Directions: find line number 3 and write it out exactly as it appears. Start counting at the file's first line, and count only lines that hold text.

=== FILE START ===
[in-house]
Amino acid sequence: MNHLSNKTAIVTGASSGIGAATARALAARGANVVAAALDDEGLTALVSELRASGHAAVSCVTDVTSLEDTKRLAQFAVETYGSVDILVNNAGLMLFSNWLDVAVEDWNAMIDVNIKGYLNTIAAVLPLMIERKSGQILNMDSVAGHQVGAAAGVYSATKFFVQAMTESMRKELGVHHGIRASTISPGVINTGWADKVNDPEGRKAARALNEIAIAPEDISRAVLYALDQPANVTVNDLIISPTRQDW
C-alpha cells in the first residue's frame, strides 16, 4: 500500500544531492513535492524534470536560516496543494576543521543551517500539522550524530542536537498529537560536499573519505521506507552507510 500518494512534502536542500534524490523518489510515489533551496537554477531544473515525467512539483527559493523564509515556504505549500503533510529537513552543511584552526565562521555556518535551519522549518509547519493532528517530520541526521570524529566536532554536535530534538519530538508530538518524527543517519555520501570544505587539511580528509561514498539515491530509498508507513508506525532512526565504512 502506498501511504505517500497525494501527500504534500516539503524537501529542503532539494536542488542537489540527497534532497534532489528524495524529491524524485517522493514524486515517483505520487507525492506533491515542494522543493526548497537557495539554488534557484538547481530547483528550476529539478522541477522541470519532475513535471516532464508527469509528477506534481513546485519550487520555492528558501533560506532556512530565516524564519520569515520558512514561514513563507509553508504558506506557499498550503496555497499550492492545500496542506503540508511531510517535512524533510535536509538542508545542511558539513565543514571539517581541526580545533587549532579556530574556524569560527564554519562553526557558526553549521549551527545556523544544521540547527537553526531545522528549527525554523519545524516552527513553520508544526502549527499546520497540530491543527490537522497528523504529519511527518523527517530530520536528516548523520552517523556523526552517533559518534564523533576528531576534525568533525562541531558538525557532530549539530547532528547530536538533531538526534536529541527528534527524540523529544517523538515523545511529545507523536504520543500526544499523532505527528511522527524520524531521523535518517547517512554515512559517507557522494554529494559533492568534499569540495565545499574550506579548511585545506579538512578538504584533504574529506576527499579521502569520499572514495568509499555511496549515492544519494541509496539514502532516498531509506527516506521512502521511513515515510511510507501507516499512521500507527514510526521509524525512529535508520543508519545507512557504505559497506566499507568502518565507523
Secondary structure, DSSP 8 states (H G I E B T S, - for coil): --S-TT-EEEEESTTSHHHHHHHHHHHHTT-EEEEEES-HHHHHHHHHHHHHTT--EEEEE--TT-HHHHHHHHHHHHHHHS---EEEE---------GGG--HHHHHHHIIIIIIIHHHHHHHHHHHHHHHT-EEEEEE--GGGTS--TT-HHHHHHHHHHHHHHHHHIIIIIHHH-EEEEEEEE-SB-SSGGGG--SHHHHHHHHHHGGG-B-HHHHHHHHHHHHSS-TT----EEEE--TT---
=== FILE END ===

C-alpha cells in the first residue's frame, strides 16, 4: 500500500544531492513535492524534470536560516496543494576543521543551517500539522550524530542536537498529537560536499573519505521506507552507510 500518494512534502536542500534524490523518489510515489533551496537554477531544473515525467512539483527559493523564509515556504505549500503533510529537513552543511584552526565562521555556518535551519522549518509547519493532528517530520541526521570524529566536532554536535530534538519530538508530538518524527543517519555520501570544505587539511580528509561514498539515491530509498508507513508506525532512526565504512 502506498501511504505517500497525494501527500504534500516539503524537501529542503532539494536542488542537489540527497534532497534532489528524495524529491524524485517522493514524486515517483505520487507525492506533491515542494522543493526548497537557495539554488534557484538547481530547483528550476529539478522541477522541470519532475513535471516532464508527469509528477506534481513546485519550487520555492528558501533560506532556512530565516524564519520569515520558512514561514513563507509553508504558506506557499498550503496555497499550492492545500496542506503540508511531510517535512524533510535536509538542508545542511558539513565543514571539517581541526580545533587549532579556530574556524569560527564554519562553526557558526553549521549551527545556523544544521540547527537553526531545522528549527525554523519545524516552527513553520508544526502549527499546520497540530491543527490537522497528523504529519511527518523527517530530520536528516548523520552517523556523526552517533559518534564523533576528531576534525568533525562541531558538525557532530549539530547532528547530536538533531538526534536529541527528534527524540523529544517523538515523545511529545507523536504520543500526544499523532505527528511522527524520524531521523535518517547517512554515512559517507557522494554529494559533492568534499569540495565545499574550506579548511585545506579538512578538504584533504574529506576527499579521502569520499572514495568509499555511496549515492544519494541509496539514502532516498531509506527516506521512502521511513515515510511510507501507516499512521500507527514510526521509524525512529535508520543508519545507512557504505559497506566499507568502518565507523